The pieces appear to be falling in place for wireless broadband: Sprint Nextel says its next-generation high-speed network will be launched in a few markets by the end of 2007. Intel plans on embedding so-called “WiMAX” enabled semiconductors in laptops by the end of 2008, and the Federal Communications Commission on May 1 approved a laptop device that will receive WiMAX signals from a company called Clearwire. Other companies, such as T-Mobile, are supporting hybrid wireless networks so devices can hop between technologies.
Although these developments could be the Next Big Thing in broadband wireless access, it’s too early to say where this will all end up. For years, the industry has had a crystal clear vision of how users will connect to the Internet in the future: High-speed wireless devices will allow consumers to watch videos, share pictures, socialize and do many activities that haven’t even been thought up yet. The big unknown is when technology — or a combination of technologies — will make that vision a reality.
Kendall Whitehouse, senior director of information technology at Wharton, sums up the current state of affairs. “The long-range future vision is very clear and a virtual certainty. At some point, you will be connected with a broadband link everywhere you go by devices that are always on. The question is: How are we going to get there?”
There seem to be three possible answers: the expanding network of WiFi “hotspots,” the emerging WiMAX standard or 3G (third generation) cellular wireless data services. However, the eventual answer could be none — or all — of the above.
The now familiar Wi-Fi (“wireless fidelity”) networking can send high-speed wireless signals over short distances and is commonly used to provide wireless Internet access in homes, businesses, hotels, cafes and other wireless “hotspots.” In comparison, WiMAX, which stands for “worldwide interoperability for microwave access,” is a standard that allows wireless signals to be sent over long distances. WiMAX is broadcast from towers that can cover up to 3,000 square miles. The hope is that WiMAX could replace broadband lines running into a home much like cell phones have begun to replace landline telephones. Indeed, chipmaker Intel is embedding WiMAX capabilities into some of its semiconductors.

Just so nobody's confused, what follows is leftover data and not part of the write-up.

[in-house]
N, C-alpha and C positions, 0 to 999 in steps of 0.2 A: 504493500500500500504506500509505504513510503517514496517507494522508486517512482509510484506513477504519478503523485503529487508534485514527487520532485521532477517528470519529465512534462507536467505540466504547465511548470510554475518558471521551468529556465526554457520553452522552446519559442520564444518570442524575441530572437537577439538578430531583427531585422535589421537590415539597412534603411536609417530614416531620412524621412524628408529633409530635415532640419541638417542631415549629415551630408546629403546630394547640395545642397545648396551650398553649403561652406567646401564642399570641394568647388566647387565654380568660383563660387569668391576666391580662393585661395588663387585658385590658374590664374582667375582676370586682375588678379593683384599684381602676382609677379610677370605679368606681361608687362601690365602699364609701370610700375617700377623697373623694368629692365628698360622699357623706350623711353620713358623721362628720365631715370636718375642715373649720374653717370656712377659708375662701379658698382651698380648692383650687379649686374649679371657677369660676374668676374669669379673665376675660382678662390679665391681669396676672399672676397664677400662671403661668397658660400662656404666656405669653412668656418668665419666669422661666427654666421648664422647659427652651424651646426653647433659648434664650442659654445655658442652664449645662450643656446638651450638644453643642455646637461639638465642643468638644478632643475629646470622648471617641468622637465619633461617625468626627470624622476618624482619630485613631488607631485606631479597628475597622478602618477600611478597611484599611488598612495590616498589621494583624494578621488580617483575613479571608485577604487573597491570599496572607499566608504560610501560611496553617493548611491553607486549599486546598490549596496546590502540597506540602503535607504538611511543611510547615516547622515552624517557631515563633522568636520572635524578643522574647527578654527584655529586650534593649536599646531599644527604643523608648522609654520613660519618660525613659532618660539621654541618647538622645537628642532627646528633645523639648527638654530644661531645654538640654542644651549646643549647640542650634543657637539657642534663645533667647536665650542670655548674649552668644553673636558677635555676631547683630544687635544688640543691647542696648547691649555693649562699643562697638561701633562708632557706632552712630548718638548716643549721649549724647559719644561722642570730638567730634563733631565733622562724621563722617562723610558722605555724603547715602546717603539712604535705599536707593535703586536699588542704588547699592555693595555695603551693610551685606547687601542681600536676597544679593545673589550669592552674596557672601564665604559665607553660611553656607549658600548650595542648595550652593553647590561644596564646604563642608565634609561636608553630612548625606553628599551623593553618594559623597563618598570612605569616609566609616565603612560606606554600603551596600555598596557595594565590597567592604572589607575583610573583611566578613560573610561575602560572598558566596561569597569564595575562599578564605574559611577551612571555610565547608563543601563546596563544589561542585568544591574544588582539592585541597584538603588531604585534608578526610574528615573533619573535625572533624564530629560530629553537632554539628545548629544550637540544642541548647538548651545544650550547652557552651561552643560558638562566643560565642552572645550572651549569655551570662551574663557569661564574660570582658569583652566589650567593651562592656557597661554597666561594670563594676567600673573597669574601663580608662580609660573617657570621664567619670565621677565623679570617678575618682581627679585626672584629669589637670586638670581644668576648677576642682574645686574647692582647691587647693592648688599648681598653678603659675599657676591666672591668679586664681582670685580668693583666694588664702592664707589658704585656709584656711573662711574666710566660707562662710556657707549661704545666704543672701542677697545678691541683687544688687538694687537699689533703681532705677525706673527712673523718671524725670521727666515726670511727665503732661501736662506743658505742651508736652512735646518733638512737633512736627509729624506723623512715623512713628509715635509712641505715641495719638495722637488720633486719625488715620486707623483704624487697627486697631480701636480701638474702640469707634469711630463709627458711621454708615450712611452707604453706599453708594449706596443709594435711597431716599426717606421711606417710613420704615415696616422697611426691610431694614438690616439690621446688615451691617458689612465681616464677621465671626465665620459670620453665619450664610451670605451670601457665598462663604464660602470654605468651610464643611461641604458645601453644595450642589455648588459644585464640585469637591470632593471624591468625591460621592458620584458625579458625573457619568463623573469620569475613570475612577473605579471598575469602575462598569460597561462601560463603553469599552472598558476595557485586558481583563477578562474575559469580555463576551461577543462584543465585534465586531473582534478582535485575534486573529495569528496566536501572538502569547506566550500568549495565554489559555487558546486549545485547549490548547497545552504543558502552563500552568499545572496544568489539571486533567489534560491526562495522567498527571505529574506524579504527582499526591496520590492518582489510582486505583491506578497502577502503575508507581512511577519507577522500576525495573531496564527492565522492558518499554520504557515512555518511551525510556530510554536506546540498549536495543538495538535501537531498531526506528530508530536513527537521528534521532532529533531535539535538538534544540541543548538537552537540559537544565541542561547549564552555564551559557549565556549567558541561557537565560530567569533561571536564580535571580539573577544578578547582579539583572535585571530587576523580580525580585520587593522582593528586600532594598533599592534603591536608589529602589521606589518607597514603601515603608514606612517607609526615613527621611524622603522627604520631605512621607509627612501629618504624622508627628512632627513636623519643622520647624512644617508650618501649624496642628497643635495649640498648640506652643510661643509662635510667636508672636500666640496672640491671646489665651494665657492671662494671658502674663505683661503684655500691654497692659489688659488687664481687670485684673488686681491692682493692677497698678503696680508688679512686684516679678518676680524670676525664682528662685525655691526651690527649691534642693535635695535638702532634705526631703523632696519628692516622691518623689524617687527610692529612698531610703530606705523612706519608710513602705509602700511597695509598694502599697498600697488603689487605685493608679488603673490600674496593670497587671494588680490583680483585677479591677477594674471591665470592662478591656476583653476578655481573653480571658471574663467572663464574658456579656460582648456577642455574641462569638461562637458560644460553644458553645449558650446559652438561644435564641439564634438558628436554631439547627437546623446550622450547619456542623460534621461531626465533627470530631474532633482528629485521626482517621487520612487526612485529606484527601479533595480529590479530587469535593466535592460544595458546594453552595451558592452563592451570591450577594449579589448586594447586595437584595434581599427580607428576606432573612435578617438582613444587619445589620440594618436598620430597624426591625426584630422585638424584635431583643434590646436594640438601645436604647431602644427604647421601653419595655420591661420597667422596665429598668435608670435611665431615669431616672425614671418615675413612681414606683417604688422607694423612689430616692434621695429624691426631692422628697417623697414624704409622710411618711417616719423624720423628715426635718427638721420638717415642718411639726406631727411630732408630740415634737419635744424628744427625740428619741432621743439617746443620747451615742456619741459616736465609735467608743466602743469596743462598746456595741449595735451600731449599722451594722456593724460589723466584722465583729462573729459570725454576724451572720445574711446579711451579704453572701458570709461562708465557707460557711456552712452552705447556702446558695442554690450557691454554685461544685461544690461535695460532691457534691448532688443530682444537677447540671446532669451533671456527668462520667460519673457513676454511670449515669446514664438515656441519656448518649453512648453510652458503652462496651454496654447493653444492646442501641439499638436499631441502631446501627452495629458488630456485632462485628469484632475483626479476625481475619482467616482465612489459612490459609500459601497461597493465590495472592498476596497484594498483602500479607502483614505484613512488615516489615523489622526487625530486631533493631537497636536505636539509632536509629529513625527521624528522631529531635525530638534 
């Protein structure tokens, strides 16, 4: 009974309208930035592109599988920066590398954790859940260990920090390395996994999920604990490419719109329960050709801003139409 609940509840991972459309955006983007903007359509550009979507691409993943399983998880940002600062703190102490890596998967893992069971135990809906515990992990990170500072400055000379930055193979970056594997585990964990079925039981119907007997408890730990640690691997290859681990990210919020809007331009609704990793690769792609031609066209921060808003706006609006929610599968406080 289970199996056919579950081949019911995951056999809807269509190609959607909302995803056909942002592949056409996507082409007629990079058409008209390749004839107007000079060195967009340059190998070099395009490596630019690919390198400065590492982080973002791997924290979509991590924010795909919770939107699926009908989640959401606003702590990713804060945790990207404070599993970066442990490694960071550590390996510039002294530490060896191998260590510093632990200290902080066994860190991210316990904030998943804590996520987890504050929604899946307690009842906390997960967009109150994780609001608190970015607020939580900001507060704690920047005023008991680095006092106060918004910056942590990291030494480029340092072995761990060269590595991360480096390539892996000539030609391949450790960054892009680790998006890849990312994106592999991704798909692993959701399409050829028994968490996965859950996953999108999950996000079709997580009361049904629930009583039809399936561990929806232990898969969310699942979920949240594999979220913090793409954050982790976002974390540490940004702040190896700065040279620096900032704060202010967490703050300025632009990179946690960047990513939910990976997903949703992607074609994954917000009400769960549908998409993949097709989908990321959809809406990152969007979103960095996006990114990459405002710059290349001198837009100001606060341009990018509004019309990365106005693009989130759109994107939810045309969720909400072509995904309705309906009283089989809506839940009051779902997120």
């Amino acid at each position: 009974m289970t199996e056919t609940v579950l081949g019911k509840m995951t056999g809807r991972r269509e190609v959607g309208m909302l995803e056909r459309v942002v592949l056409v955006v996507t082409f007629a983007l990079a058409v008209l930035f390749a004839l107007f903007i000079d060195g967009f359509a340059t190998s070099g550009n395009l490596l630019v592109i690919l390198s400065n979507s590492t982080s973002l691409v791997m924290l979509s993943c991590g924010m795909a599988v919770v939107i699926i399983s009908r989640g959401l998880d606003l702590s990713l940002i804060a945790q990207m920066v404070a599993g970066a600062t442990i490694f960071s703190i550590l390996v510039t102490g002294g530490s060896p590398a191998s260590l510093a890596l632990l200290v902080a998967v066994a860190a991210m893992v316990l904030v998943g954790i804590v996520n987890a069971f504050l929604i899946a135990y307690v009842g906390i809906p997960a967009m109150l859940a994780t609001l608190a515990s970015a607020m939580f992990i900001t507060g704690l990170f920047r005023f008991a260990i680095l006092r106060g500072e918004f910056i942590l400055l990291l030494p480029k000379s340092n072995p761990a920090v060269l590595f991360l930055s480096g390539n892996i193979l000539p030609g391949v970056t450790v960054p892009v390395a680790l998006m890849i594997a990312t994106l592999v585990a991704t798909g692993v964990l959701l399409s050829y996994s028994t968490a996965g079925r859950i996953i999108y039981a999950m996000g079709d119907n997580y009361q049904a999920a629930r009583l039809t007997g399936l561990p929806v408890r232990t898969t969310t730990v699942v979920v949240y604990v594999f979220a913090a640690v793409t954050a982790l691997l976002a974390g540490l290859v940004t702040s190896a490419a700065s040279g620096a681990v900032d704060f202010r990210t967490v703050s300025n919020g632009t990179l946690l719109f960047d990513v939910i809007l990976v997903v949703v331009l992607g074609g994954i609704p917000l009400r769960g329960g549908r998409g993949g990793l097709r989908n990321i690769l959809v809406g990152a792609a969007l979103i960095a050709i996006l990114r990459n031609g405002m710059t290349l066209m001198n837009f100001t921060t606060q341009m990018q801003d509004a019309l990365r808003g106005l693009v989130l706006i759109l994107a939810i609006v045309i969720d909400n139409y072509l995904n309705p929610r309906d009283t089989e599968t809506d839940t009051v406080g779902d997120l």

Another option comes from telecommunications providers such as Verizon and AT&T Wireless/Cingular. These companies are using 3G wireless cellular networks to offer broadband and multimedia services, such as Verizon’s and Sprint’s, which use the EV-DO (evolution-data optimized) wireless data standard.
Wi-Fi — which operates, on its smaller scale, much like WiMAX — remains popular and is being championed by numerous municipalities as a way to offer inexpensive broadband service. Several cities, including Philadelphia, Pa., plan to place Wi-Fi access points on telephone poles to network much of the population.
In the end, none of these contenders is perfect, and it isn’t clear exactly what will pave the way to what the Yankee Group, a research and consulting firm, calls the “Anywhere Consumer” — someone who is always tethered to the Internet for commerce and communication. Wharton business and public policy professor Gerald Faulhaber says wireless networks are unpredictable by nature, and that can put business models in flux. “No one knows what [wireless broadband access] is going to do, how well it will be received or how well it will work,” he says.
Wi-Fi is the well-known technology, but can only do so much, Faulhaber adds. WiMAX is largely unproven and “hasn’t developed as quickly as we initially thought.” Cellular providers’ wireless broadband services, he notes, can only go so fast because their networks have to allocate bandwidth for phone calls.
This hodge-podge of wireless broadband technologies means that it may take a while for any of them to win — even if a winner eventually emerges. A more likely outcome is some sort of hybrid where consumers, armed with smart computing devices, go back and forth between various ways to access the Internet wirelessly.
T-Mobile is reportedly trying just such a hybrid approach. The Wall Street Journal reported on May 3 that T-Mobile is running a trial called “HotSpot at Home” where mobile phones can use Wi-Fi access points for a fee. These phones would be able to hop between T-Mobile’s traditional cellular network and Wi-Fi “hotspots” to extend its network coverage. T-Mobile has a bevy of hotspots in locations such as airports and Starbucks outlets.
“There is no one perfect wireless technology, thanks to the laws of physics and the laws of economics,” says Wharton legal studies and business ethics professor Kevin Werbach. “We need to stop thinking about wireless connectivity as all-or-nothing. Going forward, most of us will use multiple wireless connections in different situations, without necessarily realizing it.”